The Great Marchesa Casati
When you think of iconic female figures in history, a few names might come to mind. You might think of names like Cleopatra, Marilyn Monroe, Michelle Obama, Beyonce, Mary Poppins, and of course, Liz Lemon from 30 Rock. One name that you may or may not have heard of is the great Marchesa Luisa Casati. The Italian heiress, muse, and arts patron whose eccentricity made her the most represented female in art history, right up there with Cleopatra and the Virgin Mary.
Social media would have loved her if she was still around today.
This woman mastered the art of going viral when the word ‘viral’ still held its original biological definition. Social media would have loved her if she was still around today with the Kardashians left on the side, taking notes.
Marchesa Luisa Casati was born in 1881 to Alberto Amman and Lucia. Alberto Amman was a successful textiles manufacturer who later was made a count by King Umberto I. Unfortunately, he died when Luisa was only 15, right after Lucia, her mom had died two years before that.
Luisa and her sister Francesca inherited their wealth and became the richest women in all of Italy.
Luisa Was a Spectacle
It didn’t matter where she was – Paris, Venice, Capri, Rome – she always grabbed people by the eyeballs.
Her esoteric, obscure fashion sense marveled everyone that laid eyes on her, and for those who had never seen her, she remained a legend. Even the great Coco Chanel was enthralled by her.
Imagine going to a party and seeing a gorgeous woman with a bright fiery hair sitting gently on a face so white and pale that it almost looks like a cadaver. She has large green spell-binding eyes darkened with black kohl and glistening with drops of poisonous belladonna – eyes that looked like they were the gateway to the cosmic nothingness.
Her lips were red as scarlet, and as your eyes make way down her chin, you noticed a live snake tied around her neck.
Don’t worry it won’t bite. It’s just her necklace.
Good luck getting that woman out of your memory.
It made sense that people would dip their hands into their ‘attention wallets’ and pay her whatever she was asking.
This was especially true for artists.
Photographs, portraits, and sculptures of her were scattered all around Europe. Some of the great artists that made paintings of her include Giovanni Boldini, Augustus John, Romaine Brooks, Ignacio Zuloaga, and Kees Van Dongen.
Giacomo Balla, Catherine Barjansky, and Jacob Epstein were some of the artists who made sculptures of her.
This widespread demand for her image was not in vain, however. It all fits perfectly into Luisa’s grand plan to commission her own immortality. This was her motivation to go after the most talented artists who could portray her as the angelic muse she was.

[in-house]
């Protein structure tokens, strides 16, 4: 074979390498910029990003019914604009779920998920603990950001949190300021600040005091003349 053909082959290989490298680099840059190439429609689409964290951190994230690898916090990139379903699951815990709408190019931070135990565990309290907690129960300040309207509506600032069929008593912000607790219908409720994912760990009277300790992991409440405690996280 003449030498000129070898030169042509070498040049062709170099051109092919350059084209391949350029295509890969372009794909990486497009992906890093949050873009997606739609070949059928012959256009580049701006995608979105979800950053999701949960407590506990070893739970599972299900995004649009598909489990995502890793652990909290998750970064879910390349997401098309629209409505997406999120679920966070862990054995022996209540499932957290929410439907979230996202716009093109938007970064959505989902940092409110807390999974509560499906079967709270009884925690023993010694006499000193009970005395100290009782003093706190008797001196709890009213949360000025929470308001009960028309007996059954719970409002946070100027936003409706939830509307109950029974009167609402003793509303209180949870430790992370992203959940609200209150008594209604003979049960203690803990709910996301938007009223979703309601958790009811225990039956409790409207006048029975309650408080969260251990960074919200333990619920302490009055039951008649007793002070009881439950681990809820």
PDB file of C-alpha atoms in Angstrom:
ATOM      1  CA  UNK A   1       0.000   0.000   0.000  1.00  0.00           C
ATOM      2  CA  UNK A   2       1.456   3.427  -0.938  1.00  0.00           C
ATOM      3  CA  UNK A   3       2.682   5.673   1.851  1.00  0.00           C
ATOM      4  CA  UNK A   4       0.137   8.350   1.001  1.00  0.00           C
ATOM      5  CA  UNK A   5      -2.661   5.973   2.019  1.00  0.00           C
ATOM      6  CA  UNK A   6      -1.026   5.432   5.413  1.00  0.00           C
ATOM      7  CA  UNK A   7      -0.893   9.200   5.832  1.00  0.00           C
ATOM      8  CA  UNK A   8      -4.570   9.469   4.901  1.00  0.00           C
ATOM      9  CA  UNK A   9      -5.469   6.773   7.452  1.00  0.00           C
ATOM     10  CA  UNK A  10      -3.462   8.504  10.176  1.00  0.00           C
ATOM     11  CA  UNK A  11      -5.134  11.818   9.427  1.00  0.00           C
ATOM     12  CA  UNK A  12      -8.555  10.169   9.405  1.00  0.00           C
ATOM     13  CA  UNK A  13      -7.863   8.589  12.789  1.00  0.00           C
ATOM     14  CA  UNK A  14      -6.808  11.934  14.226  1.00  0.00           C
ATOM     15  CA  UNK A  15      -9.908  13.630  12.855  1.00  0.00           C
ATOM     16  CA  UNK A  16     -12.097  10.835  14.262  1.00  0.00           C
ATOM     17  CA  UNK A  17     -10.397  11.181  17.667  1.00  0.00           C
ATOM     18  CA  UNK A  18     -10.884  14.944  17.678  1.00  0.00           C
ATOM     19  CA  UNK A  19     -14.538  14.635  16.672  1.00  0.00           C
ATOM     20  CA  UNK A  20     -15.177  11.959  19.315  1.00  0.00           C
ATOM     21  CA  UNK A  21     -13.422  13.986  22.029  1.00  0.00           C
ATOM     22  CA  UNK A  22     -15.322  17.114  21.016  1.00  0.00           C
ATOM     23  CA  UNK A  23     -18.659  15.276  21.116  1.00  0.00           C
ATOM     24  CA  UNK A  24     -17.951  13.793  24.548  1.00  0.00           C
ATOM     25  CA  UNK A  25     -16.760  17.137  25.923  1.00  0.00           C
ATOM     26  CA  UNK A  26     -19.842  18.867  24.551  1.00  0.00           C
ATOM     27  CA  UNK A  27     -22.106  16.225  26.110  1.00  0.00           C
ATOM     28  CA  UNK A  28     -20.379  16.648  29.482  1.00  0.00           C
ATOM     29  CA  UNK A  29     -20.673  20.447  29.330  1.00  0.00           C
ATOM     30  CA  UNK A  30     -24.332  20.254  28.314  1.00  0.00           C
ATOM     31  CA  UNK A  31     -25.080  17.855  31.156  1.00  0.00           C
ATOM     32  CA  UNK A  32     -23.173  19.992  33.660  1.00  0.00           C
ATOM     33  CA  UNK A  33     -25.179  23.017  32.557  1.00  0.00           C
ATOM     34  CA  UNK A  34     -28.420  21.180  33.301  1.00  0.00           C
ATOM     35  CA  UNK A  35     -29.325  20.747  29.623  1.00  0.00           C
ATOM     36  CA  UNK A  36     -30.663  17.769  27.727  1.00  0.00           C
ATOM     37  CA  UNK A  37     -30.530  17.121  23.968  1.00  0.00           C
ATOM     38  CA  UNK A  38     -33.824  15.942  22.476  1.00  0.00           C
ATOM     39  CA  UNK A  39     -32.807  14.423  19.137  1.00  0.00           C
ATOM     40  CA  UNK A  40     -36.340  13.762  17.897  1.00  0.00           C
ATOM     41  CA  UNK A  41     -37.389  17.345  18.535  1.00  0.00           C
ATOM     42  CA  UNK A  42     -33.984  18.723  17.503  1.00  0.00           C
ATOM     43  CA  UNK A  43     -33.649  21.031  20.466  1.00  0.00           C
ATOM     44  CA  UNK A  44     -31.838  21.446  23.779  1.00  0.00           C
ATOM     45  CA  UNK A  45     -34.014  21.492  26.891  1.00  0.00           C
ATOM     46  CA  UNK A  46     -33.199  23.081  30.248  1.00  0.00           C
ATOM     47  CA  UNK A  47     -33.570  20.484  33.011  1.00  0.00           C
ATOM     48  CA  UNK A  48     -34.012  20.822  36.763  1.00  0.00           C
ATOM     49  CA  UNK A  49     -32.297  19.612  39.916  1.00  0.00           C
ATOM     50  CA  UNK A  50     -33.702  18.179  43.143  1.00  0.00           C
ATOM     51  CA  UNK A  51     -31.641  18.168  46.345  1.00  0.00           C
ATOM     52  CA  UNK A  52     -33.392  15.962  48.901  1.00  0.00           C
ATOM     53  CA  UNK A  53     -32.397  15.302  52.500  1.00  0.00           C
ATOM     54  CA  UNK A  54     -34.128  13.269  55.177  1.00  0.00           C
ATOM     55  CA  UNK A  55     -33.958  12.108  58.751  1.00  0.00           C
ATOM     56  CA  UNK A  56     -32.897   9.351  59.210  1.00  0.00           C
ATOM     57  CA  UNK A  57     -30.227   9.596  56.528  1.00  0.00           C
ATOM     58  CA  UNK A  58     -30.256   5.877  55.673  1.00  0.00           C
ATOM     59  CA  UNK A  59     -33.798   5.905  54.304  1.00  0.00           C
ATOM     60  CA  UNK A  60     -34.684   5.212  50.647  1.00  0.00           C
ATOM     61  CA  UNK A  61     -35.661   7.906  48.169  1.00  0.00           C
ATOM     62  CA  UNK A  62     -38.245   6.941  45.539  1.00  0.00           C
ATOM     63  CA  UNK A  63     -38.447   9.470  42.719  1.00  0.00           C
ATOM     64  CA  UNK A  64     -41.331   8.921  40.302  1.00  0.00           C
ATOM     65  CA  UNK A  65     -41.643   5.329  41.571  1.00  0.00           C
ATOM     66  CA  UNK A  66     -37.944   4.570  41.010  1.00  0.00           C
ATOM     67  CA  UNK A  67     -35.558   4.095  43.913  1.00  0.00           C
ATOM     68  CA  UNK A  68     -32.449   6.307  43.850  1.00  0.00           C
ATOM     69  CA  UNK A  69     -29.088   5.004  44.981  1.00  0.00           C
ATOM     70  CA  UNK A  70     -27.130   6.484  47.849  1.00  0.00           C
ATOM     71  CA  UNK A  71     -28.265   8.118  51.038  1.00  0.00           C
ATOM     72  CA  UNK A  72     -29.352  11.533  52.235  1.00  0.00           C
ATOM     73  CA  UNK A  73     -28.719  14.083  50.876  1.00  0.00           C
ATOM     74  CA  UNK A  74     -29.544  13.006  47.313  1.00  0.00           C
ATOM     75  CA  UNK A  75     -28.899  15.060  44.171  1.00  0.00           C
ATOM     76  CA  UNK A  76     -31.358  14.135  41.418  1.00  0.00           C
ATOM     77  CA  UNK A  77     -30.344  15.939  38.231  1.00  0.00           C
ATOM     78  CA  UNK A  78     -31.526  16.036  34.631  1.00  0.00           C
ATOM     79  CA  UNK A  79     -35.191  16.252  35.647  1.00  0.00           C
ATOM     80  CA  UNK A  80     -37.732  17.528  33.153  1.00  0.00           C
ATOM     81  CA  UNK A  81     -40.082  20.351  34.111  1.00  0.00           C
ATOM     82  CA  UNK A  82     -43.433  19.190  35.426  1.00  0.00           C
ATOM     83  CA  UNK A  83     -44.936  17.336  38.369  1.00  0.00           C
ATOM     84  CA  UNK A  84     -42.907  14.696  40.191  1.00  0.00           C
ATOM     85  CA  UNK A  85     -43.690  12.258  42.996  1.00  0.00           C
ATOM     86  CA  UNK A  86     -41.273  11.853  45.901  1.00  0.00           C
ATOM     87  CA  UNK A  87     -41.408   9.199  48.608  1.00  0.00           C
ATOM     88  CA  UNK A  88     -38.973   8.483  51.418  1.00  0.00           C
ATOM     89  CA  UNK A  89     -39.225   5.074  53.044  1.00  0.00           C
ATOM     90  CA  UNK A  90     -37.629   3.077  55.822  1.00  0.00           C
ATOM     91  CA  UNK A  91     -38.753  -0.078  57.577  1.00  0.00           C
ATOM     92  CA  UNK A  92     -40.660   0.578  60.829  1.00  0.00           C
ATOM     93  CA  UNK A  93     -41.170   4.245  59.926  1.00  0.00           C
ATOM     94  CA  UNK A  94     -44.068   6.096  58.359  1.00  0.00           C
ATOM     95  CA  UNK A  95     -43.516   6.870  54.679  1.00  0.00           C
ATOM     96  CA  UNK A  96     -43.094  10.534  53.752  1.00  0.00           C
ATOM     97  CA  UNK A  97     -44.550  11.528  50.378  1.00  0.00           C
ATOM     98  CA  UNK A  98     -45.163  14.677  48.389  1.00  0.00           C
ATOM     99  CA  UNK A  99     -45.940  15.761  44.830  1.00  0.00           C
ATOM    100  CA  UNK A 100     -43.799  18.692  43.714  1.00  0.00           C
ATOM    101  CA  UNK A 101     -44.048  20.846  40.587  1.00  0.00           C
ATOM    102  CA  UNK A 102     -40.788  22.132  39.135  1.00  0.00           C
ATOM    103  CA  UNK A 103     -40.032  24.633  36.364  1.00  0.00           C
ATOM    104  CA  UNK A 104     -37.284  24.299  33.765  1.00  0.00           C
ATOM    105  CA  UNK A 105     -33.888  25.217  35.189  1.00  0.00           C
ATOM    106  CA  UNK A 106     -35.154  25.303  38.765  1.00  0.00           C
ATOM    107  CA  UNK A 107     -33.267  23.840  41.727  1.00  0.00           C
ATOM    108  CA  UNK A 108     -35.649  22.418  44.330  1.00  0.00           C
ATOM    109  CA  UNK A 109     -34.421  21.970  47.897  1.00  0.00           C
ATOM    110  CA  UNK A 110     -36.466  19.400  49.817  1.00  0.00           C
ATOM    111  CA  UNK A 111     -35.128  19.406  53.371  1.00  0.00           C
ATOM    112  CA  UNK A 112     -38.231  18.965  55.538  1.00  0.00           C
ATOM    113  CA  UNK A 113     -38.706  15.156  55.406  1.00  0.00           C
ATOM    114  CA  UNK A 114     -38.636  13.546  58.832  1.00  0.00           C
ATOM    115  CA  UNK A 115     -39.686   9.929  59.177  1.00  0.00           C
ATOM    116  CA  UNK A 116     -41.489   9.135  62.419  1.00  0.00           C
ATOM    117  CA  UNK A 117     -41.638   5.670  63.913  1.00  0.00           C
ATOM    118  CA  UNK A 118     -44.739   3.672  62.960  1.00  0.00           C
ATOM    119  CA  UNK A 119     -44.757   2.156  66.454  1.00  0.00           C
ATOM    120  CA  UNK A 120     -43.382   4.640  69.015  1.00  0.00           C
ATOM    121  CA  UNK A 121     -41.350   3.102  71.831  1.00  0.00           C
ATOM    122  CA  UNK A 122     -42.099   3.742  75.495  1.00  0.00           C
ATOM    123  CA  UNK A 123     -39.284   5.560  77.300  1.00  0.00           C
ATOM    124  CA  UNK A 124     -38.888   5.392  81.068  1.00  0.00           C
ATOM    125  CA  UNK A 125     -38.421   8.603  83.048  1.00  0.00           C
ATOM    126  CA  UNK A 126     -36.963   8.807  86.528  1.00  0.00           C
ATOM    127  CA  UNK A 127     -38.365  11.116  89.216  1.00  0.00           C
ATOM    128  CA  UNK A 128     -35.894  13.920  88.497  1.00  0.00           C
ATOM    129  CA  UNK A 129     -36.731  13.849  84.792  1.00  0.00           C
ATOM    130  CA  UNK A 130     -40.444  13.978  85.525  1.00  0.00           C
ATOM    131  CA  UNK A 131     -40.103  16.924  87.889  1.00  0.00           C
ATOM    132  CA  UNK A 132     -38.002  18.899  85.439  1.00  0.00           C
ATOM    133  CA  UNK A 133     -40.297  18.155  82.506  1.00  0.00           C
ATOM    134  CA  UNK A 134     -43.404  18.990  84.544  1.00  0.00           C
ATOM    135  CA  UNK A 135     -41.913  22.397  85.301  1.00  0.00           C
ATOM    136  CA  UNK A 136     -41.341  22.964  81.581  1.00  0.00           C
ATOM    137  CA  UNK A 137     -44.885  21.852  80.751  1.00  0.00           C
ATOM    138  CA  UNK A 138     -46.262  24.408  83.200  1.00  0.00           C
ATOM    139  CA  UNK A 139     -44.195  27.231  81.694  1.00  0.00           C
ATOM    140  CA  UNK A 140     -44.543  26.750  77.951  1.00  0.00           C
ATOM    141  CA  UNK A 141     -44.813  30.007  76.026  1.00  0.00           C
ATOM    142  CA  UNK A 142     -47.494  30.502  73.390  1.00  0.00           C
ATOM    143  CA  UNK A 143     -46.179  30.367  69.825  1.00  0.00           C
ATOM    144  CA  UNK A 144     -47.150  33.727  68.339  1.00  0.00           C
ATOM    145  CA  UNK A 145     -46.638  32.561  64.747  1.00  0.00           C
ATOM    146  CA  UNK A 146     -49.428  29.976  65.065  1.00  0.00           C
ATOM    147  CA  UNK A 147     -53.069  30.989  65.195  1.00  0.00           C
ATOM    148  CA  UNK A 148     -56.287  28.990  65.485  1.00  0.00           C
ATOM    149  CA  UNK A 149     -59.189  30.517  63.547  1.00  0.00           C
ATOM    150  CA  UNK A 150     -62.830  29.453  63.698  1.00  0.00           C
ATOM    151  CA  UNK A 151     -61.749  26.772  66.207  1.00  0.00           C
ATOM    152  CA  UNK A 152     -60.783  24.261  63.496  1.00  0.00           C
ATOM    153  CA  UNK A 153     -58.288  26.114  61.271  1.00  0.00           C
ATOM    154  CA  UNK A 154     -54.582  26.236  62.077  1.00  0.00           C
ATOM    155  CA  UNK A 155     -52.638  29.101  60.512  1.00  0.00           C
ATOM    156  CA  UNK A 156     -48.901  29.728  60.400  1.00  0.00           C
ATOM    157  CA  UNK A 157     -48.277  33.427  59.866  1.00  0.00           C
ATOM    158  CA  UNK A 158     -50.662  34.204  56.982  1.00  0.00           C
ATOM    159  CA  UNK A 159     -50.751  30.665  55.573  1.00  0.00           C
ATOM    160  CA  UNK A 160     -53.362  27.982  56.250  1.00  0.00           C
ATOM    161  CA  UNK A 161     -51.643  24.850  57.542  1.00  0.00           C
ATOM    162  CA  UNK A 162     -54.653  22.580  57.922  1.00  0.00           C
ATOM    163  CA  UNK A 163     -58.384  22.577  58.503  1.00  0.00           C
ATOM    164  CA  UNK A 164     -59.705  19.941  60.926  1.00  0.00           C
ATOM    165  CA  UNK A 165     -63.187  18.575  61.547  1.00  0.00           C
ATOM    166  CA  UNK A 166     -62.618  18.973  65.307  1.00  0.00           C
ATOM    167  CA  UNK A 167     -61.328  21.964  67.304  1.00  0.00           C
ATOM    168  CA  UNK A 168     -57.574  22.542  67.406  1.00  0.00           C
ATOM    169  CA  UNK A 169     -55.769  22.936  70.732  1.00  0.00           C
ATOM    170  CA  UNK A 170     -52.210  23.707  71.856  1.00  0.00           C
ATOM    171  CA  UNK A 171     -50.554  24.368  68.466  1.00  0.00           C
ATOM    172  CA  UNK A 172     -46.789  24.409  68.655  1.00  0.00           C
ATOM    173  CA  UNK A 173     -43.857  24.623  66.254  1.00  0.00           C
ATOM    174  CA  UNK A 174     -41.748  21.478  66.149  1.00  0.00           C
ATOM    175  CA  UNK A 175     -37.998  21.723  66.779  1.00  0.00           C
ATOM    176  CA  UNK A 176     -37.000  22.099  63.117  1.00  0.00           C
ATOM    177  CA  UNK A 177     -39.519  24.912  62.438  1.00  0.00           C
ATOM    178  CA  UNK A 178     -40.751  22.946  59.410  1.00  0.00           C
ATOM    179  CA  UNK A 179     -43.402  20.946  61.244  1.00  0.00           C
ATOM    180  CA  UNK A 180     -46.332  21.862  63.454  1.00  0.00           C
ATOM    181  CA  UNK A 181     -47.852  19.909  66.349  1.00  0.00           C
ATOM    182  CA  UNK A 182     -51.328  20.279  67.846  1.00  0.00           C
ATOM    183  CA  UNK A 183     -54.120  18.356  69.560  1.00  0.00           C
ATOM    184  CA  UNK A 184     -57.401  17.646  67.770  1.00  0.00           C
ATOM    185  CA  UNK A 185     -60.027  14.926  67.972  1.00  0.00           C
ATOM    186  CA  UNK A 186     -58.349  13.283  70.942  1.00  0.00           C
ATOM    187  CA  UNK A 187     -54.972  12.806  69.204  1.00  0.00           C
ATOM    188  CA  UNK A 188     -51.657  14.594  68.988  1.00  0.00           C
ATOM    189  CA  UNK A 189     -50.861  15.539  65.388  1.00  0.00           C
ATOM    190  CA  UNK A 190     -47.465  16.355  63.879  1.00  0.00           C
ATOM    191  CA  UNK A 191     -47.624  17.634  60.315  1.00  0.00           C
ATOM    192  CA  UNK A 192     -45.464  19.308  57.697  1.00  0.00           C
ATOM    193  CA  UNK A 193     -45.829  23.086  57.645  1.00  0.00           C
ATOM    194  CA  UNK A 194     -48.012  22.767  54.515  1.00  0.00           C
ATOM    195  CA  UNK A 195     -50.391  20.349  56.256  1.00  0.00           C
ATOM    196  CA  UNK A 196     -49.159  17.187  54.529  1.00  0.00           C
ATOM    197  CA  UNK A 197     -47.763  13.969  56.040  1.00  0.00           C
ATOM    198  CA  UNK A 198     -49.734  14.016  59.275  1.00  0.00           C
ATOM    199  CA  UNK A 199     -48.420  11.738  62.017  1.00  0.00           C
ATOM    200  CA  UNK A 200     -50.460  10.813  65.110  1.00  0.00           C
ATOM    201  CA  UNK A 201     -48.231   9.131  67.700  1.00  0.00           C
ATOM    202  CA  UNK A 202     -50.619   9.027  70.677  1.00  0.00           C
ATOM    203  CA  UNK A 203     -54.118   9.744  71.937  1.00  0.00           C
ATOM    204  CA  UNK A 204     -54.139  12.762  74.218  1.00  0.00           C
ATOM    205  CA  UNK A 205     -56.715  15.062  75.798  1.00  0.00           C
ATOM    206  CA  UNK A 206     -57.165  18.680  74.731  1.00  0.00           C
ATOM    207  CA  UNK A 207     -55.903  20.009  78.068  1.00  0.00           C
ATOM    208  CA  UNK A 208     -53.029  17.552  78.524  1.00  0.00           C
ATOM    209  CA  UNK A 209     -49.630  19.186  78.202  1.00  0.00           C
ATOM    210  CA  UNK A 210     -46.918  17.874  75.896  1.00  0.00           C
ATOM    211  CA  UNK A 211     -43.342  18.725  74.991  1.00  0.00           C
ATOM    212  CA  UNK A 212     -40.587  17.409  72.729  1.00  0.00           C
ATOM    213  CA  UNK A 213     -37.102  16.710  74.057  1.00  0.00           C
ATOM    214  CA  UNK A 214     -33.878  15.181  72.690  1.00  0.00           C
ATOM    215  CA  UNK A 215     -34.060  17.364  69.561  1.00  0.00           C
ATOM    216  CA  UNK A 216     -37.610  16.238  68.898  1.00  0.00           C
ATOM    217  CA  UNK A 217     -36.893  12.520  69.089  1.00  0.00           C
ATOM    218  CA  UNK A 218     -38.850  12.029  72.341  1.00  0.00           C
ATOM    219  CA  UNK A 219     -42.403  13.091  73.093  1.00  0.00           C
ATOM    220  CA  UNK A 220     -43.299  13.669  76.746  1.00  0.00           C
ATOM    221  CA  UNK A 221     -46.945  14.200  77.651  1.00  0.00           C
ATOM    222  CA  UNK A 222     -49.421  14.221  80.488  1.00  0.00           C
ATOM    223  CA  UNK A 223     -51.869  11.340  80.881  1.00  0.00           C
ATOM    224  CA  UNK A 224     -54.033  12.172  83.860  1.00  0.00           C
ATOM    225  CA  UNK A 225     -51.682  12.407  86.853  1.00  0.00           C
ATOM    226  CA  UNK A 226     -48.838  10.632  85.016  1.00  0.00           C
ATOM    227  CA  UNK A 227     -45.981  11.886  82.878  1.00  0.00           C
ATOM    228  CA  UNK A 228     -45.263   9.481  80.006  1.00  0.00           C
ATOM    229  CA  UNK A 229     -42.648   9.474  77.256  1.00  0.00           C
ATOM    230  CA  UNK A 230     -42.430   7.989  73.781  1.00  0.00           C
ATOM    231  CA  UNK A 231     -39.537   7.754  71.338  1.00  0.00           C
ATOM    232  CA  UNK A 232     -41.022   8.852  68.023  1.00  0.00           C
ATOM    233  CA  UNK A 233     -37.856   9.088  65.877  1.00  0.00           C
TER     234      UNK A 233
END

What made Luisa different from other female muses of her time was her active involvement in the life of the artists she worked with. She didn’t just give them her image. She gave them a piece of herself. Sometimes quite literally, getting entangled romantically with some of them.
She met and fell in love with Gabriel D’Annunzio, the great Italian poet, playwright, and writer. She became his muse, and Gabriel was a significant influence on her taste for extravagance.
She was controversial. She was scandalous. She owned exotic animals as pets, threw lavish parties that hosted some of the highest figures in society. Luisa spent lots of money building various large homes where she indulged her interest in exotic animals.
When she got tired of being in the best clothes, she would just take all of them off and treat her people with a nude walk. She would walk around Venice naked under a fur coat with two pet cheetahs following.
Nothing Lasts Forever, Even for this Marchesa
Deciding to live a life of total extravagance and aesthetic awesomeness means that at some point, your wallet will bleed so much till it ends up in the hospital on life support – for trying to support your life.
In 1930, Luisa Casati’s debt had risen to a whopping $25 million. The weight of her debt caused her to give up much of her prized possessions to be auctioned and move to London, where she spent the rest of her life. Her life in London was quieter compared to the life she had before, but Luisa did not lose her magic. She continues to mesmerize her new audience in London.
Marchesa Luisa Casati died in 1957 at the age of 76. A requiem mass was held in her honor at Brompton Oratory and buried at the Brompton Cemetery.
Inscribed on her grave were Shakespeare’s words from Antony and Cleopatra: ‘Age cannot wither her, nor custom stale her infinite variety.’
Marchesa Luisa Casati’s legend lives on to this day, just like she wants it to be. Her influence on the world of arts will continue to live on to the end of time, and when people start wearing snakes as necklaces a hundred years from now, we would turn our sore necks, look back and applaud the Marchesa for her undying genius.
A weekly newsletter for History Buffs like you. Once a week. Cool stuff only.